Umea University

Umeå University (Swedish: Umeå universitet) is a university in Umeå in the mid-northern region of Sweden. The university was founded in 1965 and is the fifth oldest within Sweden's present borders. During the seventies the university became known as the "red university" due to a large number of student strikes and a large share of left-wing politically active students. Since then conditions have normalised and Umeå University now has over 15,500 full-time students, including master students. It has more than 4,000 employees, including 332 full professors. Internationally, the university is known for research relating to the genome of the Populus tree (Life sciences), contributions to the Gleason problem and function spaces on fractals (mathematics) and its school of industrial design which gives degree programs in English open to students from all of the world. It is also the one of largest providers of distance education courses in the Nordic countries.

Address
Umeå, Västerbotten County
Website
http://www.umu.se/english
Wikipedia
http://en.wikipedia.org/wiki/Ume%C3%A5_University

Some content from Wikipedia, licensed under CC BY-SA

Subscribe to rss feed

Plants & Animals

Mammals can breathe through anus in emergencies

Rodents and pigs share with certain aquatic organisms the ability to use their intestines for respiration, finds a study publishing May 14th in the journal Med. The researchers demonstrated that the delivery of oxygen gas ...

Environment

Fibre-optics used to take the temperature of Greenland Ice Sheet

Scientists have used fibre-optic sensing to obtain the most detailed measurements of ice properties ever taken on the Greenland Ice Sheet. Their findings will be used to make more accurate models of the future movement of ...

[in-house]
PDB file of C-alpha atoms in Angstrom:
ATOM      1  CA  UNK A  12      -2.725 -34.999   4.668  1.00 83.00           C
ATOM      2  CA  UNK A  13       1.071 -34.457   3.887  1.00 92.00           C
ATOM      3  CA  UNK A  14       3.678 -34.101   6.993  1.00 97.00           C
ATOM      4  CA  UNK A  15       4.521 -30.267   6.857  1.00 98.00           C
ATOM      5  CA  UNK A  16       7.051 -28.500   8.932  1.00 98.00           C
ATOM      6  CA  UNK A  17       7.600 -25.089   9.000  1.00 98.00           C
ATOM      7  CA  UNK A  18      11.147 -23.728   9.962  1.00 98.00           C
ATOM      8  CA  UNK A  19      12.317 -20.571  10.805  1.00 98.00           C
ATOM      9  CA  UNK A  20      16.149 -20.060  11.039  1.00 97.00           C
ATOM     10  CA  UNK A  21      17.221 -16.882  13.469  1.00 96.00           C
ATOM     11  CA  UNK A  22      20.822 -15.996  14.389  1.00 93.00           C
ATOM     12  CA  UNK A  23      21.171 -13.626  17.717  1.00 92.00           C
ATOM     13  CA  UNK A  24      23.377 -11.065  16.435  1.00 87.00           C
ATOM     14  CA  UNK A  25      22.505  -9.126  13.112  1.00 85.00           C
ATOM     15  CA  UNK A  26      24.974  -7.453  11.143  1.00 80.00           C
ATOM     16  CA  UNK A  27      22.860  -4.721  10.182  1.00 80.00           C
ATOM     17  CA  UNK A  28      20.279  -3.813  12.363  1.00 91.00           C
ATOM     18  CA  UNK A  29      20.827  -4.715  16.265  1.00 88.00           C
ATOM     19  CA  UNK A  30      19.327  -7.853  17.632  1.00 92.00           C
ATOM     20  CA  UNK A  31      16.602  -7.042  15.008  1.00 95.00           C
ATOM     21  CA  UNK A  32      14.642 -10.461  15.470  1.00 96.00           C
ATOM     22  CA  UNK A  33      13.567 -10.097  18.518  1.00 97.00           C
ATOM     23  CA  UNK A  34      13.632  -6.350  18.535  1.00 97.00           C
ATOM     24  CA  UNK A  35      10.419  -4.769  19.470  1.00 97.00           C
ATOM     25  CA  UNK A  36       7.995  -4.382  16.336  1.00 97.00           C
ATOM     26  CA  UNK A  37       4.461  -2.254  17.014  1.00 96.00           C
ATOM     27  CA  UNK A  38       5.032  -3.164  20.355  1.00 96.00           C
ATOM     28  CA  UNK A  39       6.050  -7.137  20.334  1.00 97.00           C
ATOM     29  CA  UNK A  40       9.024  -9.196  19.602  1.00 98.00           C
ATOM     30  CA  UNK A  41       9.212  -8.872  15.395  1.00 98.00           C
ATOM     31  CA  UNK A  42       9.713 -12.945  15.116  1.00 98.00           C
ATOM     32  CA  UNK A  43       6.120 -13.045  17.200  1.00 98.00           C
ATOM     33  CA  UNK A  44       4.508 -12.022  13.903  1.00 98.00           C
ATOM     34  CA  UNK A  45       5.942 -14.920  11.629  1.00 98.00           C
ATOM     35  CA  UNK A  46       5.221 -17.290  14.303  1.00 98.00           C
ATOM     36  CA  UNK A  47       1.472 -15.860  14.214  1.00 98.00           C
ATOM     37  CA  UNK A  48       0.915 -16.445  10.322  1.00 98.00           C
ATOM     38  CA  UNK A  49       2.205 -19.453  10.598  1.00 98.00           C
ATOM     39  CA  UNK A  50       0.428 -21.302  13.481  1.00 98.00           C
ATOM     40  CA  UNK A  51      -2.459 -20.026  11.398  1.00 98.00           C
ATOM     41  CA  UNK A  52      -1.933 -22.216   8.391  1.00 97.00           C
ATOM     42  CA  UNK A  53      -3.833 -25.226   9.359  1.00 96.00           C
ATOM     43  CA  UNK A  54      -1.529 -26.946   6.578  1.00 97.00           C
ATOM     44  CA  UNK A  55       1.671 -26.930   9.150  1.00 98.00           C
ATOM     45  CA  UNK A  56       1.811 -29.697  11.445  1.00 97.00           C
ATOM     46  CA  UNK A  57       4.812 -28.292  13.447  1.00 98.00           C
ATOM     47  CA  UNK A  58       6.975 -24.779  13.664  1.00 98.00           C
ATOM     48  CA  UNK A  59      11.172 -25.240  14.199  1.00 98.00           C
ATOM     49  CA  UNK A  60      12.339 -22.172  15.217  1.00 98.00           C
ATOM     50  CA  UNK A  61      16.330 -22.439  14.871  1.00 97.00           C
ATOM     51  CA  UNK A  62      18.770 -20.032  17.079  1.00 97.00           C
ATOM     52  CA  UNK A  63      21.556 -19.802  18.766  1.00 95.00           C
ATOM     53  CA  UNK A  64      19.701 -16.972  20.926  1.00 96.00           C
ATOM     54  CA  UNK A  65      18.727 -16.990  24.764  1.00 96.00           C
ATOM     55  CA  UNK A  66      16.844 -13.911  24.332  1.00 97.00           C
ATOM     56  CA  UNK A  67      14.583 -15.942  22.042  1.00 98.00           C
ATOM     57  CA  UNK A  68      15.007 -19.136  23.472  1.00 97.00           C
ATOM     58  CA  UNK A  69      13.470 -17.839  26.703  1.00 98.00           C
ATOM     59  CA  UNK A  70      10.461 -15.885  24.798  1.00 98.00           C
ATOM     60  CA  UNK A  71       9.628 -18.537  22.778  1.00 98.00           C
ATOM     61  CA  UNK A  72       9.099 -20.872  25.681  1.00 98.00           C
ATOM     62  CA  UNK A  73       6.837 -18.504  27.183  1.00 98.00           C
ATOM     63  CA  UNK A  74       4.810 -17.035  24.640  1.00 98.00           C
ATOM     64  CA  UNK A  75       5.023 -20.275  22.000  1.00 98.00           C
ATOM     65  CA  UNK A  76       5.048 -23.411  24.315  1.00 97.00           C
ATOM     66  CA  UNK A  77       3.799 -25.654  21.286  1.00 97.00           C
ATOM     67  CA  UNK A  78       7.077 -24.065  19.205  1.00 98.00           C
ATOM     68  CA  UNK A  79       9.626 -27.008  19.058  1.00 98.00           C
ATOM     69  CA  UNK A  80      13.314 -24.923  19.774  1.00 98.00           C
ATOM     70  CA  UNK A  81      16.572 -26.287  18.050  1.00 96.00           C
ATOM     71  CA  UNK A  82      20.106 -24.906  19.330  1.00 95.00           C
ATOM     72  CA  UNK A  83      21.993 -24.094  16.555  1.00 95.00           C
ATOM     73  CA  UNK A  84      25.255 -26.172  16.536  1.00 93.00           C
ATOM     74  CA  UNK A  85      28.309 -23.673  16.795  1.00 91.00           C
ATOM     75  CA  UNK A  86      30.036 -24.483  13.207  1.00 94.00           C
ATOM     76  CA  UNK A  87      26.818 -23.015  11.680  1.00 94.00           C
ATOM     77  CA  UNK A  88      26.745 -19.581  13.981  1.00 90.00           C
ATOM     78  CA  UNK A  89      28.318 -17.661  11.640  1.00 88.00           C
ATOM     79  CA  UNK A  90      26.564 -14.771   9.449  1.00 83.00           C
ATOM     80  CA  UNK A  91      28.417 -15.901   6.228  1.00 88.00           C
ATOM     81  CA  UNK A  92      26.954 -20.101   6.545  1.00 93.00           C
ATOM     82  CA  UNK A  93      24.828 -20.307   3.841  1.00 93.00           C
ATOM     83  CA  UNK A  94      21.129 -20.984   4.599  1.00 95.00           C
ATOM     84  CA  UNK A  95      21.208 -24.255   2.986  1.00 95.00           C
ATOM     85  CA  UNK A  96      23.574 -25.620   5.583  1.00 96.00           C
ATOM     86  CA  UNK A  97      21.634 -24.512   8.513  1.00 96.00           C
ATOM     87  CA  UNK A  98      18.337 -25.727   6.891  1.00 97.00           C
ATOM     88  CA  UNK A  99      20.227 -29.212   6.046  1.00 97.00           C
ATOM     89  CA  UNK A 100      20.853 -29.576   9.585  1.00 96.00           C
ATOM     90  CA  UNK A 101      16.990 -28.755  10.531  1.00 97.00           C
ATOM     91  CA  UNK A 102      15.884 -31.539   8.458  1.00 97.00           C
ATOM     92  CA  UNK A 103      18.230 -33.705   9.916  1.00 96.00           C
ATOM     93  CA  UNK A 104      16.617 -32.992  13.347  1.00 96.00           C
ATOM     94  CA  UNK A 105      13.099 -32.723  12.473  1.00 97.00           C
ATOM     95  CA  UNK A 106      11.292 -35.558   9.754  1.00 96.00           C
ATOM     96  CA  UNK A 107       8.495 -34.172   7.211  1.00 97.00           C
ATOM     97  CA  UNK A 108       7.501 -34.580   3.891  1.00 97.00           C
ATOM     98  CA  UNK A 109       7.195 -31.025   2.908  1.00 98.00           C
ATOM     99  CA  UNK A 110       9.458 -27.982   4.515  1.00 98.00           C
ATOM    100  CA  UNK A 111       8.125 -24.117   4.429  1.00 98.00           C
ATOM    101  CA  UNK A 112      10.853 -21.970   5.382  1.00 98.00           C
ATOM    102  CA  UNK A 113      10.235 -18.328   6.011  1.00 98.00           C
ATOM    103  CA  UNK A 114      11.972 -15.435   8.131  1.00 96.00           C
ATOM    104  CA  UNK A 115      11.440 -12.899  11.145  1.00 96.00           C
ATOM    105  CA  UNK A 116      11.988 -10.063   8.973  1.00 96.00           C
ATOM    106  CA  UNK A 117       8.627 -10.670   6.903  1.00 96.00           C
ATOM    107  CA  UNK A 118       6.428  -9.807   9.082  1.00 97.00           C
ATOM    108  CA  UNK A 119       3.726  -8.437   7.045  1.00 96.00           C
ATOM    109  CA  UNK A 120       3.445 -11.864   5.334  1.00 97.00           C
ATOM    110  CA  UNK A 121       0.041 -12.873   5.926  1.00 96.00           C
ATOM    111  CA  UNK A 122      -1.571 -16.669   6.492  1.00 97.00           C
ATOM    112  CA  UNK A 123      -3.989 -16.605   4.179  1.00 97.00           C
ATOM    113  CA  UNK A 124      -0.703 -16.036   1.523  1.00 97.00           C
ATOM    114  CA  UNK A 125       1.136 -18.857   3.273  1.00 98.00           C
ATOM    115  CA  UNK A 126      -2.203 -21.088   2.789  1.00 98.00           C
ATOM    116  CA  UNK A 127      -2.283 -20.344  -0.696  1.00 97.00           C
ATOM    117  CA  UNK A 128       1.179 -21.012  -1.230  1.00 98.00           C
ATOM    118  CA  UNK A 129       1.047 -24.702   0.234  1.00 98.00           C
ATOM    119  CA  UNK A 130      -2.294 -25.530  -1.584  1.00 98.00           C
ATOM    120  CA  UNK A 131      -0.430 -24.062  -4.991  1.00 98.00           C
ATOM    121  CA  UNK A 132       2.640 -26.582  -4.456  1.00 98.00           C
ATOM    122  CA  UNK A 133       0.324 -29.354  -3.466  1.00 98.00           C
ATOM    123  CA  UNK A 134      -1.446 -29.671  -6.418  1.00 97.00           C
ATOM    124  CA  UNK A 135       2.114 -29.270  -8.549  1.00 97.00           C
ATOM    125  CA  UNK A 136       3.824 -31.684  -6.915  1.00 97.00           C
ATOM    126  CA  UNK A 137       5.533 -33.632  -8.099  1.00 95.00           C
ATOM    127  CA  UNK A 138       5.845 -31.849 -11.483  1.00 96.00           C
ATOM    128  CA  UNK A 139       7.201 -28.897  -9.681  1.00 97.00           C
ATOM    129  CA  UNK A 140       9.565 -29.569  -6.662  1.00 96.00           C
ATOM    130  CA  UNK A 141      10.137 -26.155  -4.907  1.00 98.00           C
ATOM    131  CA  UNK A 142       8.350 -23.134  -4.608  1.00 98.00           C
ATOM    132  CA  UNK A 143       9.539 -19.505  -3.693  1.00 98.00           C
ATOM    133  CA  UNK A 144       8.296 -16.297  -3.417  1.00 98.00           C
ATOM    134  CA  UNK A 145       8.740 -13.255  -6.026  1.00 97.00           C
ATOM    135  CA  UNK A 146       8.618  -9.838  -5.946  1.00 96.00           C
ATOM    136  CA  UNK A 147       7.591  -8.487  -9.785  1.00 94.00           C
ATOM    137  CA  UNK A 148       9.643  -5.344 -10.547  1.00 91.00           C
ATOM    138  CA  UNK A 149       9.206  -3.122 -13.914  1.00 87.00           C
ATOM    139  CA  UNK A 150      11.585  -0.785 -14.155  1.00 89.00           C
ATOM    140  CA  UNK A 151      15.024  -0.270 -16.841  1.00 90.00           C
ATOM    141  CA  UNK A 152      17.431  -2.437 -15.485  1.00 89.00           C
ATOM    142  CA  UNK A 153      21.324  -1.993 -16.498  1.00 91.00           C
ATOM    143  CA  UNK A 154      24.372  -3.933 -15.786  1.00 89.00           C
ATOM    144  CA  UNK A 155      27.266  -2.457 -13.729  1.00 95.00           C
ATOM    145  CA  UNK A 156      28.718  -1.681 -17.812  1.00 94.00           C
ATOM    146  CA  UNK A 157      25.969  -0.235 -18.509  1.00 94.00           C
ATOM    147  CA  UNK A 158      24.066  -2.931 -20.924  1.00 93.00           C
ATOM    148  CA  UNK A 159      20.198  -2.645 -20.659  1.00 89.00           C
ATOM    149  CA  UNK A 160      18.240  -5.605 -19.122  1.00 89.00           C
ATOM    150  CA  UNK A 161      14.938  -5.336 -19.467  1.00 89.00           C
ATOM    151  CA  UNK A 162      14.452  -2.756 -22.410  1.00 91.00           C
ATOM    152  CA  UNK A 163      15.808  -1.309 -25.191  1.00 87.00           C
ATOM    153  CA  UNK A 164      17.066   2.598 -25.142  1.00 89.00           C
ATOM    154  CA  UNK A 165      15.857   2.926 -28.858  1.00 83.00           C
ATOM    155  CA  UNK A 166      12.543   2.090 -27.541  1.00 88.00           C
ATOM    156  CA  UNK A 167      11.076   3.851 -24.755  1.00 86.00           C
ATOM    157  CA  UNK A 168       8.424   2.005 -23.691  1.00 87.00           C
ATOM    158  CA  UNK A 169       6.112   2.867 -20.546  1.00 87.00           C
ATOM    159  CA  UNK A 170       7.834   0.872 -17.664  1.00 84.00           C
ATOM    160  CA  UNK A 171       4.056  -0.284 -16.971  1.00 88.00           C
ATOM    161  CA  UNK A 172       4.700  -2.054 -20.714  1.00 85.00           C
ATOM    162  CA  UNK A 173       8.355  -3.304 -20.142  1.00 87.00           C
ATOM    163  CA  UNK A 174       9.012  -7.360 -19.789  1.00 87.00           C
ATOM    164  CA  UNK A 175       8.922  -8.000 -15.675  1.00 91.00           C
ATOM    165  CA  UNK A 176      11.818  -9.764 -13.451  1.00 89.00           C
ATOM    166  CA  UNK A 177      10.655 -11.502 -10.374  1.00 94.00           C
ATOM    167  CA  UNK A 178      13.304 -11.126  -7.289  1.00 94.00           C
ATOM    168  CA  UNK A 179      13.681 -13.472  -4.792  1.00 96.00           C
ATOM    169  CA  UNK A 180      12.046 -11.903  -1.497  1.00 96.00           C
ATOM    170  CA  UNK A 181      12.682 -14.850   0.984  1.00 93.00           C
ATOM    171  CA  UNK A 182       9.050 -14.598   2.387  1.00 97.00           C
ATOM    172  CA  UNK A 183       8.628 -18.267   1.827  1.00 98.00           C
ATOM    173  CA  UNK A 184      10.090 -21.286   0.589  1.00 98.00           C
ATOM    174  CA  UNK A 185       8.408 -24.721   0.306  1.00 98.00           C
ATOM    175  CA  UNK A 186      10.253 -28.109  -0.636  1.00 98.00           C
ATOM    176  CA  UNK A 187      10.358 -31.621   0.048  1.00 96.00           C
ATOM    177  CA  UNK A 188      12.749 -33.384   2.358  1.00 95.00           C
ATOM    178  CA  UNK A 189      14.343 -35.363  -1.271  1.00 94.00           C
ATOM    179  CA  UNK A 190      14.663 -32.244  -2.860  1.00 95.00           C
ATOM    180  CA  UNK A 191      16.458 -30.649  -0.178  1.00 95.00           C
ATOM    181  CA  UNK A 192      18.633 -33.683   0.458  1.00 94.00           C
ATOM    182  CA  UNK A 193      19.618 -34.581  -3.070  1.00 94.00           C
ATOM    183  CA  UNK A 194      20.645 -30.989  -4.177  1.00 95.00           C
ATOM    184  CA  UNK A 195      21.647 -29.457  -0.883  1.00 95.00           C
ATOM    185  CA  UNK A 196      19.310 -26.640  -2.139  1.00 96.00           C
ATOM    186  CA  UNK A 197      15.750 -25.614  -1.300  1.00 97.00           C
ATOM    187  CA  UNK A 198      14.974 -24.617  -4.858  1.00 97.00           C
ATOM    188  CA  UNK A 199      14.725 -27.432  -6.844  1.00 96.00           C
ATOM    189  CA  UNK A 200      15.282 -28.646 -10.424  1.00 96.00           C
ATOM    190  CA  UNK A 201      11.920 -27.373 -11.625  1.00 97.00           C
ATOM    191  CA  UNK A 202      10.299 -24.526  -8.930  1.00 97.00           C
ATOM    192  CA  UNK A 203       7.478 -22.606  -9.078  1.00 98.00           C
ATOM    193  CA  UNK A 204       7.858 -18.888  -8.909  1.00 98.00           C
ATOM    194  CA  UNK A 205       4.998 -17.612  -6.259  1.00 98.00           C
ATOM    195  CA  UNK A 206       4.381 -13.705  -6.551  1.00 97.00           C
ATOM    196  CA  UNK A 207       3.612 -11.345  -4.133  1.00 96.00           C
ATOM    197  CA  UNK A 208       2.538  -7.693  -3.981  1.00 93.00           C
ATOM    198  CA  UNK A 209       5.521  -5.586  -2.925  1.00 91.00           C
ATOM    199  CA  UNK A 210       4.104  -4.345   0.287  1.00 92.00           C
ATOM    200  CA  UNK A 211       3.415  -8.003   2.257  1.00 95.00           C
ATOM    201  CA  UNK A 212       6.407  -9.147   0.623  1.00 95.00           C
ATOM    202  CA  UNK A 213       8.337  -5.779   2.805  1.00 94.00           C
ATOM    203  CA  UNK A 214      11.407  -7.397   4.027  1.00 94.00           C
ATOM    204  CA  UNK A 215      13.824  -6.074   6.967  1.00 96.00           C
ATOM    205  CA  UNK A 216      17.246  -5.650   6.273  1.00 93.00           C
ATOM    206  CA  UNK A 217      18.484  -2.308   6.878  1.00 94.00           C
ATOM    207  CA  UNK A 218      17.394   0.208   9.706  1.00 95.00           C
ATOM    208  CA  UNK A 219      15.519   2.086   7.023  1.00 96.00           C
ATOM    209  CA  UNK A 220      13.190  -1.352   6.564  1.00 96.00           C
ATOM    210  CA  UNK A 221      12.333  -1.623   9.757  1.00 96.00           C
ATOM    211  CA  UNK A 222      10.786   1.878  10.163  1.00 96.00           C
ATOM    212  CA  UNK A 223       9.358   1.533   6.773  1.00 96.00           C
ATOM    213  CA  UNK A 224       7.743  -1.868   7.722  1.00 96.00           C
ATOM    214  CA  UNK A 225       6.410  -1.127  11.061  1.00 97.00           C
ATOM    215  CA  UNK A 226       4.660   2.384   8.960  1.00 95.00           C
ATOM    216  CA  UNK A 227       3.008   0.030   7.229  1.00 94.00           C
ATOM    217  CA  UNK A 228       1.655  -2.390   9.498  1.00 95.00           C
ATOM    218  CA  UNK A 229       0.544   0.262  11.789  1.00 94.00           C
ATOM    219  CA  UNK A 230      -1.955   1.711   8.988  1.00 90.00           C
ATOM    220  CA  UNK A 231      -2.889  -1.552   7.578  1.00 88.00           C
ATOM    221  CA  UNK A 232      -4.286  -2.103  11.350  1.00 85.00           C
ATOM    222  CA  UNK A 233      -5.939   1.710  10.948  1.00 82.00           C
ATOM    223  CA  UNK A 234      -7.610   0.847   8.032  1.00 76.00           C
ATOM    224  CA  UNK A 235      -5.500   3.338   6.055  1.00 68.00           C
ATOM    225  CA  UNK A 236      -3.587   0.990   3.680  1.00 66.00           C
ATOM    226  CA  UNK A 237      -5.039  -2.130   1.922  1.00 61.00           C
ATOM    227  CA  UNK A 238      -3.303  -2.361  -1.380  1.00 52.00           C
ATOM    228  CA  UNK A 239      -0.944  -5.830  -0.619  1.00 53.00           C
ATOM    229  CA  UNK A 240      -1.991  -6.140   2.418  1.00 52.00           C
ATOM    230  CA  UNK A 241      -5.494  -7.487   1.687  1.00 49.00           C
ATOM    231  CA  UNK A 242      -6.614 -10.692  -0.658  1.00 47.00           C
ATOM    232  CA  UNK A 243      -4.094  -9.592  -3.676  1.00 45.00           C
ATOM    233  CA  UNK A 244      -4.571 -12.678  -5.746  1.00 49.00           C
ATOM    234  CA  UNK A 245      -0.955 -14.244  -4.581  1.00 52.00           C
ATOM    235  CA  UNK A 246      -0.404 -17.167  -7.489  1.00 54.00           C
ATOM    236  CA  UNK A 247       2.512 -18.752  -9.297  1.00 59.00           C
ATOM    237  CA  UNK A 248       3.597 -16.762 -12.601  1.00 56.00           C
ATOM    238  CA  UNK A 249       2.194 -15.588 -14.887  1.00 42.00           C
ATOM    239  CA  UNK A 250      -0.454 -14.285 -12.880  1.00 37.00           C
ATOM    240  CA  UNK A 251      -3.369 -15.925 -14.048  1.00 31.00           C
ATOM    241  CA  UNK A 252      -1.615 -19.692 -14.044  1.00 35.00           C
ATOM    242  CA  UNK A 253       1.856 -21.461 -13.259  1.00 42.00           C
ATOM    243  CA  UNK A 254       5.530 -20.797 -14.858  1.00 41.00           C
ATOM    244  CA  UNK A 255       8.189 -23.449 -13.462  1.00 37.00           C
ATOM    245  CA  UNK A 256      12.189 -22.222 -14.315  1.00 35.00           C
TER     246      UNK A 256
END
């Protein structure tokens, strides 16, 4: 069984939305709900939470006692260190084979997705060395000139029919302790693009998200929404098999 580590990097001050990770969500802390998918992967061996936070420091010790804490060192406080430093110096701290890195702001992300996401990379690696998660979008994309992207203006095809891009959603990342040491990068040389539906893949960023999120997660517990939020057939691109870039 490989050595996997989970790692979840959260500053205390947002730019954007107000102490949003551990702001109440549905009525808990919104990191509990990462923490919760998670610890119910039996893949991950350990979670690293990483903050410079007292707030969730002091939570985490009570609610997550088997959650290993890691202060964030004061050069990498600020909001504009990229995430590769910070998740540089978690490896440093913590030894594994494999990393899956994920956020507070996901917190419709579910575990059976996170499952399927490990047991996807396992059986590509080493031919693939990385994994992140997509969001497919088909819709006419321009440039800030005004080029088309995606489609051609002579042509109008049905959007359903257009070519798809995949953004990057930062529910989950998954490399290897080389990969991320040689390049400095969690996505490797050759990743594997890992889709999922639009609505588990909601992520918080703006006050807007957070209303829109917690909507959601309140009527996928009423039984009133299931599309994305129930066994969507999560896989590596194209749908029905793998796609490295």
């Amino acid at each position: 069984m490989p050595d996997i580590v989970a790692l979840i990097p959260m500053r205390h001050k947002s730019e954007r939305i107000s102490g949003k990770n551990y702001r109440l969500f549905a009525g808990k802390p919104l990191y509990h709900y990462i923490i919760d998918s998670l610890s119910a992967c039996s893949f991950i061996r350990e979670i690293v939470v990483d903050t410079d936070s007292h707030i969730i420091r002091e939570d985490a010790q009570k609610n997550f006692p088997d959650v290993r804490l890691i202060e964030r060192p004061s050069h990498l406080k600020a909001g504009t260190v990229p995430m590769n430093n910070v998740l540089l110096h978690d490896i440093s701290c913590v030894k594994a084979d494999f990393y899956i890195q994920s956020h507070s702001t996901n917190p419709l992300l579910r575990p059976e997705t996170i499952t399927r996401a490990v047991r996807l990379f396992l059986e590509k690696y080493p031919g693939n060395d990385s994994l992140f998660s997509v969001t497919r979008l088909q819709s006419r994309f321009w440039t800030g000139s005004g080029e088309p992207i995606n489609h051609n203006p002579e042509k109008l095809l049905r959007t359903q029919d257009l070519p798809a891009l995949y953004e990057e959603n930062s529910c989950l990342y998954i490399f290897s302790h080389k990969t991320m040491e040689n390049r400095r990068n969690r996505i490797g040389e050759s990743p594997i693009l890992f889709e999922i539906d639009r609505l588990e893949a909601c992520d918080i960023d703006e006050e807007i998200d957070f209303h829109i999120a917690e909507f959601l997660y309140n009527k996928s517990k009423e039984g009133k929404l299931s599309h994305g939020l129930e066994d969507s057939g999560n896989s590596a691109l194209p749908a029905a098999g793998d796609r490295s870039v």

Earth Sciences

Observations show marine clouds amplify warming

A new analysis of satellite cloud observations finds that global warming causes low-level clouds over the oceans to decrease, leading to further warming. The work, led by researchers at Lawrence Livermore National Laboratory ...

Molecular & Computational biology

Researchers trace path of light in photosynthesis

Three billion years ago, light first zipped through chlorophyll within tiny reaction centers, the first step plants and photosynthetic bacteria take to convert light into food.

Nanophysics

Advance may enable 2D transistors for tinier microchip components

Moore's Law, the famous prediction that the number of transistors that can be packed onto a microchip will double every couple of years, has been bumping into basic physical limits. These limits could bring decades of progress ...

page 1 from 17